I get asked this question often when it comes to people of different religions. And the answer is, to put it bluntly, no.
Indeed I tell the person asking. You don’t believe in God. No one believes in God.
Because God by definition is that which is transcendent, limitless and can thus never be the object of belief by a finite human mind. None of us can believe in God because the word designates that which is beyond our capacity to grasp with our minds.
What we can believe are certain limited facts about God, attributes of God that are within the capacity of our mind to grasp.
So, for example, Paul tells us (Romans 1:19-20) that all humans can see that God is the creator of everything we know. “For what can be known about God is plain to them, because God has shown it to them. Ever since the creation of the world his eternal power and divine nature, invisible though they are, have been understood and seen through the things he has made.” The key phrases here are “what can be known about God” and “through the things he has made.”
Now I know that some Christians will say: what about Jesus? Isn’t Jesus fully God and therefore a complete revelation of God? And the answer for us comes from the forthright truth-speaker, John: “But there are also many other things that Jesus did; if every one of them were written down, I suppose that the world itself could not contain the books that would be written.” (21:25) Exactly.
This is why the Christian Creeds never begin with “I believe in God.” They begin “I believe in God the Father Almighty, Maker of Heaven and Earth.” The first thing that Christians can say about God is based on their experience of the revelation that Jesus is the Son of God, which is that God is the “Father.”
The second thing they can say is based on the experience of the Son of God as the Christ, the Lord who shows his power from the Father over both creatures (not least angels and demons) as well as the created order (wind and waves.) God the Father is Almighty.
The third thing we can say is that God is “maker of heaven and earth,” an affirmation that according to Paul is visible in creation itself and thus accessible even to those who don’t know Jesus.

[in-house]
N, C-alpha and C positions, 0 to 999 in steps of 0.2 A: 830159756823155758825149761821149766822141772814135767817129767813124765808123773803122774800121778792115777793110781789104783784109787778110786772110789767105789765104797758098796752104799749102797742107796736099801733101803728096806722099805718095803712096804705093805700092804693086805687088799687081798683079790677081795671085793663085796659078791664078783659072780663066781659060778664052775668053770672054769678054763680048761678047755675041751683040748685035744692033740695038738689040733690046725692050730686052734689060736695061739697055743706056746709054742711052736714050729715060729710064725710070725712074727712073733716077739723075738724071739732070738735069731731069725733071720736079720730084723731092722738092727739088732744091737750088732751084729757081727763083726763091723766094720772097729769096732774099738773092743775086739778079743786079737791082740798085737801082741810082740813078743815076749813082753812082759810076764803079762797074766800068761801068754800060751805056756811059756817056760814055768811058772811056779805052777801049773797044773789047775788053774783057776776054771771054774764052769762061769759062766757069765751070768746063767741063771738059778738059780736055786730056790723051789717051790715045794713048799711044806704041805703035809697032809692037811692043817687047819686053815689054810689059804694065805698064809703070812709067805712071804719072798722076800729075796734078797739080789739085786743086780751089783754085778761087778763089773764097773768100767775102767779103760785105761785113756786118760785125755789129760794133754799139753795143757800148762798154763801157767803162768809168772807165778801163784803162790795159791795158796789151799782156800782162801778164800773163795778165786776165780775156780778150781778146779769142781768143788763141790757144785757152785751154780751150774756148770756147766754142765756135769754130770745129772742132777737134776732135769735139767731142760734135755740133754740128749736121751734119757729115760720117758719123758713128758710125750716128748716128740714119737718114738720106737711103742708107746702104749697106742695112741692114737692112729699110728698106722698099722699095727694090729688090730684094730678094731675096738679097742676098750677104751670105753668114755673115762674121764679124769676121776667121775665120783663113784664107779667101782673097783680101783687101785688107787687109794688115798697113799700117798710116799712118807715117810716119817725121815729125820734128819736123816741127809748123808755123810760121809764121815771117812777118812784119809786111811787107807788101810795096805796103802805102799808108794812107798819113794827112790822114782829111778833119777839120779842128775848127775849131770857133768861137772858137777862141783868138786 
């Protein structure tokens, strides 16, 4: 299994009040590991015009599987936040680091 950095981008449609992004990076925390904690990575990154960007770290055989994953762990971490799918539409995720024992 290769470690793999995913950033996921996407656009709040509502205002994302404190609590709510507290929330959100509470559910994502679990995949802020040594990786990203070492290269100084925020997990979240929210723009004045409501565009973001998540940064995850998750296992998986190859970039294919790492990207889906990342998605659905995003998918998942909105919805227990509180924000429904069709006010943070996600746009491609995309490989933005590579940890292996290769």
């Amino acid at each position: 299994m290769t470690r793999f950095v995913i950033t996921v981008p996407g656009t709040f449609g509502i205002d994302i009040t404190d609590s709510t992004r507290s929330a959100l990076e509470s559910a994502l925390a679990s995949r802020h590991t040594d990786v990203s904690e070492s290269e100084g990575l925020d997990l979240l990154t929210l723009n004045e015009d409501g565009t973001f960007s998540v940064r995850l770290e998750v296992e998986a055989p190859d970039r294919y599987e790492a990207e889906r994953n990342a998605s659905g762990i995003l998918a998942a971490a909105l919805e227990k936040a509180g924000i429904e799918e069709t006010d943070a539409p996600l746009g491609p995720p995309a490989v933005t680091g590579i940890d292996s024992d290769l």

As for the rest of the creeds, they affirm either what was witnessed historically or what their writers believed was revealed in scripture; the compliment and extension of the person of Jesus Christ.
So, to be clear. We Christians don’t believe in God. We believe a rather limited number of very important things about God that God reveals through God’s incarnation in Jesus.
The same limitation on belief is true, I would add, for Jews and Muslims. Both groups recognize the finitude of their data about God. Indeed both groups explicitly (following their respective scriptures) recognize that God has been active in the lives of other peoples whom they have never known and that the revelation each possesses may be final but it is not complete.
As for Hindus and Buddhists, well their philosophical reasoning has always pointed out the limited human capacity to know that which is transcendent. So to the extent that they would even use the word “God” (Hindus more than Buddhists) they would designate a mystery out of which the created order and the human self emerges; the “creator of heaven and earth.” Taoist would say the same, explicitly identifying the Tao with creation while affirming that “The Tao you name (and thus limit so that it can inhabit your mind) is not the Tao.”
I realize that this doesn’t solve all the problems of how people of different religions should relate to one another, but I hope will keep us from asking at least one bad question, and thus begin to focus on some better questions.
One of which is how we can fruitfully, through dialogue, share our limited knowledge of God with one another and thus possibly expand it.